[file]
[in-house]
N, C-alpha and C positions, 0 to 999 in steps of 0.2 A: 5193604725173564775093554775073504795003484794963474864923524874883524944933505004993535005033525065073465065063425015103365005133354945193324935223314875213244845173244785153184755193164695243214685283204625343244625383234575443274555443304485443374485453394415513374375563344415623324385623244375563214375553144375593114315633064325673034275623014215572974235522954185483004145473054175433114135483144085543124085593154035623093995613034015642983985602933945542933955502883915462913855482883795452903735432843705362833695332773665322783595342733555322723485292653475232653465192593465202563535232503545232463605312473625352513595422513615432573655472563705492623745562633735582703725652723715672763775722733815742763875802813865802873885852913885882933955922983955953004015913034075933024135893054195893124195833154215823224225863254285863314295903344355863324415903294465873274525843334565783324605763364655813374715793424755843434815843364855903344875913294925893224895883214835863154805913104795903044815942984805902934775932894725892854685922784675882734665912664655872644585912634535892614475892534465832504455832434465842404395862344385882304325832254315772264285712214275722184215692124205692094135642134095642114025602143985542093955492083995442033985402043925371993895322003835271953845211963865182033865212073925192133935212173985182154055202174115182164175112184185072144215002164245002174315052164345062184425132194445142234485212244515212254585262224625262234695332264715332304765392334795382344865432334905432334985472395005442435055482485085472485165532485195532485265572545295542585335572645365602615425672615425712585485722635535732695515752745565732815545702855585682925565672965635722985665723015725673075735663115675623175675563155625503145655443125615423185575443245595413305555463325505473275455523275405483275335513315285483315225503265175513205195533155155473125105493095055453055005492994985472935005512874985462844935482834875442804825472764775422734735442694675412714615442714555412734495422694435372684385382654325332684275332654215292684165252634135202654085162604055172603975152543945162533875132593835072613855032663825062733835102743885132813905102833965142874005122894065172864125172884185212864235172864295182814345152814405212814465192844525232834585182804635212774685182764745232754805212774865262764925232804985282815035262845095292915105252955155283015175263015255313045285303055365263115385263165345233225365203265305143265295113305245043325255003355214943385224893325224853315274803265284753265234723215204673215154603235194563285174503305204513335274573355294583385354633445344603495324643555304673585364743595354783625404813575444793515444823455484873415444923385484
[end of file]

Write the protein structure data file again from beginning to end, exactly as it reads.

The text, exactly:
[in-house]
N, C-alpha and C positions, 0 to 999 in steps of 0.2 A: 5193604725173564775093554775073504795003484794963474864923524874883524944933505004993535005033525065073465065063425015103365005133354945193324935223314875213244845173244785153184755193164695243214685283204625343244625383234575443274555443304485443374485453394415513374375563344415623324385623244375563214375553144375593114315633064325673034275623014215572974235522954185483004145473054175433114135483144085543124085593154035623093995613034015642983985602933945542933955502883915462913855482883795452903735432843705362833695332773665322783595342733555322723485292653475232653465192593465202563535232503545232463605312473625352513595422513615432573655472563705492623745562633735582703725652723715672763775722733815742763875802813865802873885852913885882933955922983955953004015913034075933024135893054195893124195833154215823224225863254285863314295903344355863324415903294465873274525843334565783324605763364655813374715793424755843434815843364855903344875913294925893224895883214835863154805913104795903044815942984805902934775932894725892854685922784675882734665912664655872644585912634535892614475892534465832504455832434465842404395862344385882304325832254315772264285712214275722184215692124205692094135642134095642114025602143985542093955492083995442033985402043925371993895322003835271953845211963865182033865212073925192133935212173985182154055202174115182164175112184185072144215002164245002174315052164345062184425132194445142234485212244515212254585262224625262234695332264715332304765392334795382344865432334905432334985472395005442435055482485085472485165532485195532485265572545295542585335572645365602615425672615425712585485722635535732695515752745565732815545702855585682925565672965635722985665723015725673075735663115675623175675563155625503145655443125615423185575443245595413305555463325505473275455523275405483275335513315285483315225503265175513205195533155155473125105493095055453055005492994985472935005512874985462844935482834875442804825472764775422734735442694675412714615442714555412734495422694435372684385382654325332684275332654215292684165252634135202654085162604055172603975152543945162533875132593835072613855032663825062733835102743885132813905102833965142874005122894065172864125172884185212864235172864295182814345152814405212814465192844525232834585182804635212774685182764745232754805212774865262764925232804985282815035262845095292915105252955155283015175263015255313045285303055365263115385263165345233225365203265305143265295113305245043325255003355214943385224893325224853315274803265284753265234723215204673215154603235194563285174503305204513335274573355294583385354633445344603495324643555304673585364743595354783625404813575444793515444823455484873415444923385484